Evangelicals Are Less Likely to Welcome Refugees Than Non-Believers. How Did We Sink So Low? | Opinion

A study by Pew Research is making the rounds on Twitter and it has progressive Christians shouting into the void about the state of the church.

Respondents were asked if the US has a responsibility to accept refugees. Want to know the highest group committed to mercy and love toward the stranger? Those who said they are religiously unaffiliated. No, that wasn't a typo.

Sixty-five percent of those who claimed no religious affiliation also said they felt the U.S. had a responsibility to care for those who are being displaced by violence or war.

The definition of a refugee, according to Dictionary.com, "is a person who has been forced to leave their country in order to escape war, persecution, or natural disaster."

You'd think the church would be all over helping the vulnerable. Think again. Only 25 percent of white evangelicals felt a responsibility to help people who have been forced to leave their country due to horrifying circumstances.

White evangelicals were the least likely of all groups to feel any responsibility for the very same people scripture says in Deuteronomy 10:18-19 that God loves.

"He defends the cause of the fatherless and the widow, and loves the foreigner residing among you, giving them food and clothing. And you are to love those who are foreigners, for you yourselves were foreigners in Egypt."

Again, in Exodus 23:9, "Do not oppress a foreigner; you yourselves know how it feels to be foreigners, because you were foreigners in Egypt."

And listen, I could clap back like this all day. So when you have a minute feel free to browse Matthew 25:25-36, Job 31:32, Exodus 12:49, and a personal favorite, "cursed in anyone who withholds justice from the foreigner, the fatherless or the widow" (Deuteronomy 27:19. And all the people tweeted #amen.)

The fact that non-Christians, are more than twice as likely as white evangelicals to take the commands of Scripture seriously should tell us all that religion, as we know it, is broken.

We have a form of godliness, we call ourselves Christians, we like to sit in church pews and talk a good talk, but very few of us are actually walking the walk that Christ called us to in Matthew 25.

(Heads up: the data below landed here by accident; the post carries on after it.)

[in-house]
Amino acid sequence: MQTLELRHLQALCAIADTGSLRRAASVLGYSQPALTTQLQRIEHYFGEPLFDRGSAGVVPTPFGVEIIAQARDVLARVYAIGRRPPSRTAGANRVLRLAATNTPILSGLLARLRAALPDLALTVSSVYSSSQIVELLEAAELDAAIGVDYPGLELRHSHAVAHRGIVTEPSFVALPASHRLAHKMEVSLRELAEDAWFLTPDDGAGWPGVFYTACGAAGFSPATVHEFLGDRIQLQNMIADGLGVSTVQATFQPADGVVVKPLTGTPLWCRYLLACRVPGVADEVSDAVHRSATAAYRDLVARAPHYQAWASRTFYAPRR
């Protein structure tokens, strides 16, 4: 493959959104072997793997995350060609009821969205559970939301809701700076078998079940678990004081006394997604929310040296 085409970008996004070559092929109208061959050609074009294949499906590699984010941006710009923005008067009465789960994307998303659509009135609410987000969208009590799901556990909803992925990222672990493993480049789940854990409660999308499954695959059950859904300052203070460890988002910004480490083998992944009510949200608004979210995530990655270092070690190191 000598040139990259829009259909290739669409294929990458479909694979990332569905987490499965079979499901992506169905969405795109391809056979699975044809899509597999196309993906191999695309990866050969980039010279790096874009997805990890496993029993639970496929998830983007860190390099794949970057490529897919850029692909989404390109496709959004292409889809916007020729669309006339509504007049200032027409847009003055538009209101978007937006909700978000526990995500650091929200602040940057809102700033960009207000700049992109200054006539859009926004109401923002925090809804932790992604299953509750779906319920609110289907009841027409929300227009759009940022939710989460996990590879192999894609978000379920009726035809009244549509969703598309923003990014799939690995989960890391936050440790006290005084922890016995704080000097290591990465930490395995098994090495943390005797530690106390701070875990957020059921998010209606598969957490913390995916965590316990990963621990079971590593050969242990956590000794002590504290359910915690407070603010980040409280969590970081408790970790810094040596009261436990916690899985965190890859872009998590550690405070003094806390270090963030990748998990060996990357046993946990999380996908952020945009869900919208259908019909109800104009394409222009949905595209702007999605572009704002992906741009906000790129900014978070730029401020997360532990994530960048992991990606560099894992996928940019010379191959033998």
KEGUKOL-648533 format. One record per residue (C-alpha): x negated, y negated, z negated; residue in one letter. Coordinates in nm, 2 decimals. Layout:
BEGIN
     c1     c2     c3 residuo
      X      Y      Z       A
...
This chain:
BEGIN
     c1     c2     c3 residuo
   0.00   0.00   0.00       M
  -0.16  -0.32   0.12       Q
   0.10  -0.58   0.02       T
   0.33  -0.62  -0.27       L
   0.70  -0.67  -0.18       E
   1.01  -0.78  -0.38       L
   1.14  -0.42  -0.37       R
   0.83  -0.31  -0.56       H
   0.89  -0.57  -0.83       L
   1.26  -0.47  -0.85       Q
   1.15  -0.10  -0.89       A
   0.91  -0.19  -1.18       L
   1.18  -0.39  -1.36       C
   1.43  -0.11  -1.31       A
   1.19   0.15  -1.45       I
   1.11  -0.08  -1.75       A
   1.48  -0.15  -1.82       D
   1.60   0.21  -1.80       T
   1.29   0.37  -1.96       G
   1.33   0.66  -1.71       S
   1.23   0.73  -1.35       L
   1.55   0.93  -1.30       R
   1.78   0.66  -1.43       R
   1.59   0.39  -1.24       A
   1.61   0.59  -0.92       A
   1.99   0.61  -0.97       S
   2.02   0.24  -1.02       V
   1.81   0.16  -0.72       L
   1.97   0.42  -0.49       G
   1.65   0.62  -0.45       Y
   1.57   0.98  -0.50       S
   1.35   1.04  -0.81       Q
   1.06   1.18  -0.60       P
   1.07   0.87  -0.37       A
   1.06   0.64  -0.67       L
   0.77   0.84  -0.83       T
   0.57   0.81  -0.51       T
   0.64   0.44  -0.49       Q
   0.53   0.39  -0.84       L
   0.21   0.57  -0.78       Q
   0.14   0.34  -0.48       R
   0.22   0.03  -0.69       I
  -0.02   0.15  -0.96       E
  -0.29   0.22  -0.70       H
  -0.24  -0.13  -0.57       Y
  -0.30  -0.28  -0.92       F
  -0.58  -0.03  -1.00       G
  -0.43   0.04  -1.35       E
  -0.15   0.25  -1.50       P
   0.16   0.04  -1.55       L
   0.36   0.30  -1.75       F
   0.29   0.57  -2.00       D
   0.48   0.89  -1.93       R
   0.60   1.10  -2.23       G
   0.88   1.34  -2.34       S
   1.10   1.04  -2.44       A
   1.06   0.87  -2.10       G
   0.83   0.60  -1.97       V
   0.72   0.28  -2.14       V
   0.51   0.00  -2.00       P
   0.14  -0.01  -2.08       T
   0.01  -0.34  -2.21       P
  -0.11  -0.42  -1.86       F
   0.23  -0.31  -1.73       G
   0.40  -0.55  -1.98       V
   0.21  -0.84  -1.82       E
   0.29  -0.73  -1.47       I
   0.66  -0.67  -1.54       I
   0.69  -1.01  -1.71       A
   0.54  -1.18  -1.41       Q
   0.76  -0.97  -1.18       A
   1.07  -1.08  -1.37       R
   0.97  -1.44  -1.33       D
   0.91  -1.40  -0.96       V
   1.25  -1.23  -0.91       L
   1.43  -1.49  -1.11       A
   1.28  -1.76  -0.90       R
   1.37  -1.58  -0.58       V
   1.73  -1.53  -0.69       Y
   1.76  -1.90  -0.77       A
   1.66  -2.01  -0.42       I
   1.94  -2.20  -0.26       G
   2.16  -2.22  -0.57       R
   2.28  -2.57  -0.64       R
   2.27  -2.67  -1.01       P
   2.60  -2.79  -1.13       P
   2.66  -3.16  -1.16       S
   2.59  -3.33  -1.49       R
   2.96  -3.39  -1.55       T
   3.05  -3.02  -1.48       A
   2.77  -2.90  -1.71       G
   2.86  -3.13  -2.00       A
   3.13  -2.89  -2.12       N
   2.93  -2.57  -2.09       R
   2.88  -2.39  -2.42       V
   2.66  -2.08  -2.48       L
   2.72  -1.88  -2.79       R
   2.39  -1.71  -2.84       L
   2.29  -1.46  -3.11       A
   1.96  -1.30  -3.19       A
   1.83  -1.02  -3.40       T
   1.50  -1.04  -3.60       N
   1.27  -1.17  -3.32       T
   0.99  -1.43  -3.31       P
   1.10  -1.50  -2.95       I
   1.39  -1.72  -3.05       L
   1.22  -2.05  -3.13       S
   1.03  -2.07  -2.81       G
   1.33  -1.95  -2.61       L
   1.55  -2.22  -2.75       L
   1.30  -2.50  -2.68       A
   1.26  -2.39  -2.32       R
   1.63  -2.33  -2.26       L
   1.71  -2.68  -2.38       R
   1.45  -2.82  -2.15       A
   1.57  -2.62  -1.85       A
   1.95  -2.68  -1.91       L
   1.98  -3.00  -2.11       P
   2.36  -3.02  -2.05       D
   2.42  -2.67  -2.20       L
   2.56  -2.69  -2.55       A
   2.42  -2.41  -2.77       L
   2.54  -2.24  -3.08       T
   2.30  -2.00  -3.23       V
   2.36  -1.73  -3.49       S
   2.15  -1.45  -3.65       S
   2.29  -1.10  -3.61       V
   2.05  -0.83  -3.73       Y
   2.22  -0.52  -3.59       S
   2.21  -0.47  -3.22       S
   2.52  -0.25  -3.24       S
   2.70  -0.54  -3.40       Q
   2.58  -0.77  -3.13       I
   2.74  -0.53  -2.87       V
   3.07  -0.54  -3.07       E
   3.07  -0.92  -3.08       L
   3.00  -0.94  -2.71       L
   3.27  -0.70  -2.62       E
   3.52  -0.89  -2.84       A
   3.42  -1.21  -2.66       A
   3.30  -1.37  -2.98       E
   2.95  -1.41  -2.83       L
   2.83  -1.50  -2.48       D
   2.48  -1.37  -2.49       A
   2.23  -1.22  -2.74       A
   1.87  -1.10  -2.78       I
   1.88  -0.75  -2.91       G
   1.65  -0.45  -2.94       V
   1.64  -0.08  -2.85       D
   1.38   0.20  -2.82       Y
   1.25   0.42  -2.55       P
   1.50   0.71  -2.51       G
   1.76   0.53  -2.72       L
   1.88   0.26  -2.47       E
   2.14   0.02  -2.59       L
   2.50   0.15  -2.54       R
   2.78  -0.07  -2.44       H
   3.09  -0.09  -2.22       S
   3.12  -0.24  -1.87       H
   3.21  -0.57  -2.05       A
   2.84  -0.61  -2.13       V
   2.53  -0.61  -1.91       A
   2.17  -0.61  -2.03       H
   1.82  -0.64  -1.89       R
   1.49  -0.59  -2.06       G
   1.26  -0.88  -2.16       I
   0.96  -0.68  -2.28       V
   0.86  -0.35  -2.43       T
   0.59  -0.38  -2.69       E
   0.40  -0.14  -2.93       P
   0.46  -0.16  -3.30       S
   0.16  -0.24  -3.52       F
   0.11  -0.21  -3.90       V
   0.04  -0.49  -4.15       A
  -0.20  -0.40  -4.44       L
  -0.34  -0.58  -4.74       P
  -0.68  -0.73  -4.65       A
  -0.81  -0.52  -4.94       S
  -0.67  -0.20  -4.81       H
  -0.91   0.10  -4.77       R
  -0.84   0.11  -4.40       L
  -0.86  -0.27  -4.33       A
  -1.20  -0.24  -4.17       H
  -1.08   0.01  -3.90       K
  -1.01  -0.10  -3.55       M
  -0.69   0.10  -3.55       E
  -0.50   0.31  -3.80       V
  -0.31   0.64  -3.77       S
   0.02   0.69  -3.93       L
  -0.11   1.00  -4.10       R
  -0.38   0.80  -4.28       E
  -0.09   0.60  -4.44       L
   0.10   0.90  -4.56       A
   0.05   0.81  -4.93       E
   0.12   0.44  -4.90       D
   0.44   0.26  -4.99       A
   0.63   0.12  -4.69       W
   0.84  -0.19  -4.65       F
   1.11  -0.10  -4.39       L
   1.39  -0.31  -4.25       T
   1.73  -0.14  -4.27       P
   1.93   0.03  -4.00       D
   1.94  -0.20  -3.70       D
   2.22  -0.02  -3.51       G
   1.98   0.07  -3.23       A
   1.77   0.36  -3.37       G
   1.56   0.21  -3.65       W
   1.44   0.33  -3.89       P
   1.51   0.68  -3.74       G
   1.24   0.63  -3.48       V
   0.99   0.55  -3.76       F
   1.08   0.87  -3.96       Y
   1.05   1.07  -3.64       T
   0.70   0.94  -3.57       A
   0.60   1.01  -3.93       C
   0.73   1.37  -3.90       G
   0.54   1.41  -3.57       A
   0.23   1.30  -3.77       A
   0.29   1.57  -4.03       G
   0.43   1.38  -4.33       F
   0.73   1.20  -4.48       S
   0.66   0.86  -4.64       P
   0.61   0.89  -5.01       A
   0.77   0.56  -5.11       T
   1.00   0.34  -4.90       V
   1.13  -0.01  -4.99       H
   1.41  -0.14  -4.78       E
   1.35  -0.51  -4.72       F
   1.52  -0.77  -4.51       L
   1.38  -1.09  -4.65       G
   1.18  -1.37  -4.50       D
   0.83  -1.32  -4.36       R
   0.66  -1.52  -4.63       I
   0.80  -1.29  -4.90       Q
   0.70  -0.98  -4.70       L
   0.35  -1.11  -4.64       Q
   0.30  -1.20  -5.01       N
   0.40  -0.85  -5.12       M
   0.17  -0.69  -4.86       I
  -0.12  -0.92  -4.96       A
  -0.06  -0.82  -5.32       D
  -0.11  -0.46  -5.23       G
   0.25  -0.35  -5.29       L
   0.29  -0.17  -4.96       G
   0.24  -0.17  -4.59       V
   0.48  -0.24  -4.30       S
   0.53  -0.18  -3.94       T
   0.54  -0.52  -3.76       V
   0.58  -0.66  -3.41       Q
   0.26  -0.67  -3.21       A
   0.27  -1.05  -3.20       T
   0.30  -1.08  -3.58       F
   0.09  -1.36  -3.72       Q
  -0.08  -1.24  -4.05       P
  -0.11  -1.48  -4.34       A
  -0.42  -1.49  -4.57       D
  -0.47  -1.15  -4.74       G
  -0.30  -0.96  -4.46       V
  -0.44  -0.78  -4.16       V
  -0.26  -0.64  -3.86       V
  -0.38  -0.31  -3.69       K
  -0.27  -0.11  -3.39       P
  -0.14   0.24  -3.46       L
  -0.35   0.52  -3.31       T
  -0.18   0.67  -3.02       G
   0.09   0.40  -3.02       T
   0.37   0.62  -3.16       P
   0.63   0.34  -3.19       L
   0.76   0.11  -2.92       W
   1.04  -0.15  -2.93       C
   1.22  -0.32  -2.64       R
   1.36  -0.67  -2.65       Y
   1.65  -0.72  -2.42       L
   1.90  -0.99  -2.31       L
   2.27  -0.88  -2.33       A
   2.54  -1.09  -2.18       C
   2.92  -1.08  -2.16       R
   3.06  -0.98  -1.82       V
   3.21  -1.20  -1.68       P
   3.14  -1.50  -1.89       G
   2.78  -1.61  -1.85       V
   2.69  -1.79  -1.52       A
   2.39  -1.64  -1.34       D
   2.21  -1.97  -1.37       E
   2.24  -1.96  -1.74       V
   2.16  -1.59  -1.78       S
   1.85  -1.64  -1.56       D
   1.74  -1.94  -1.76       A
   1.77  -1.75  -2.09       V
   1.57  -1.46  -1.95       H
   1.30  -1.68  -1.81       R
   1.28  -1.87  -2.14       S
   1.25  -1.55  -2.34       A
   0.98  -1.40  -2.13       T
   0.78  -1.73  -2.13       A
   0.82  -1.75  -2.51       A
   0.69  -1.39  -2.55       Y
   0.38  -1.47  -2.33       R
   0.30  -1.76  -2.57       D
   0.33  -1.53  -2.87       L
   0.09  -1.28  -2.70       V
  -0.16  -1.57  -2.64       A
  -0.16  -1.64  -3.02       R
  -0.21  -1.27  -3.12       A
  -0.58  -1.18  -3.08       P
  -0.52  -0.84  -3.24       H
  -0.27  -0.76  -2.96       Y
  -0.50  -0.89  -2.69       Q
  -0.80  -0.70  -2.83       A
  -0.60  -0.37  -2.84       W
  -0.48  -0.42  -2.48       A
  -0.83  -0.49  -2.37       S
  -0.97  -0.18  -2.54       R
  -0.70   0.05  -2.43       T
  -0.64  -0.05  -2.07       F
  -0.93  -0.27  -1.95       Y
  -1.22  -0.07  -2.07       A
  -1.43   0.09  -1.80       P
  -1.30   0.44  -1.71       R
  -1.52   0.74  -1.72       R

Paul warns his protégé Timothy of this in 2 Timothy 3:5. He says that in the last days, the church will have a form of godliness, but deny all the power of God, because they'll be living apart from Christ. Actually, if you read the text, when Paul warns Timothy of the last days, he doesn't warn him of terrible events, but terrible people.

"But mark this: There will be terrible times in the last days. People will be lovers of themselves, lovers of money, boastful, proud, abusive, disobedient to their parents, ungrateful, unholy, without love, unforgiving, slanderous, without self-control, brutal, not lovers of the good, treacherous, rash, conceited, lovers of pleasure rather than lovers of God—having a form of godliness but denying its power. Have nothing to do with such people." (2 Timothy 3:1-5)

In today's culture, while we have never had a generation more committed to rejecting religious affiliation quite like millennials and Gen Z, 90 percent of the US population say they do believe in a higher power, they just don't believe it is necessarily the God of the Scriptures. I personally think this is actually a rejection of many Christians' misinterpretation of God, a God that I believe Jesus himself would also reject.

One of my favorite sermons is by Pastor David Asscherick. It's called 5 Good Reasons NOT to be religious. Memorably, he says that religion is a pretty good place to hide from God.

When 65 percent of religiously unaffiliated people believe that we have responsibility to care for refugees, and only 25 percent of white evangelicals agree with them, I'd say he is right. Religion in the U.S. has become a lot of things but holding the power of God isn't one of them.

In fact, if you want to hide from God and His word, religion increasingly looks like a good place to start.

Dr. Heather Thompson Day is Communication Professor at Colorado Christian University, and a contributor to the Barna Group, an evangelical research institution. She can be found blogging on I'm That Wife.

The views expressed in this article are the author's own.​​​​​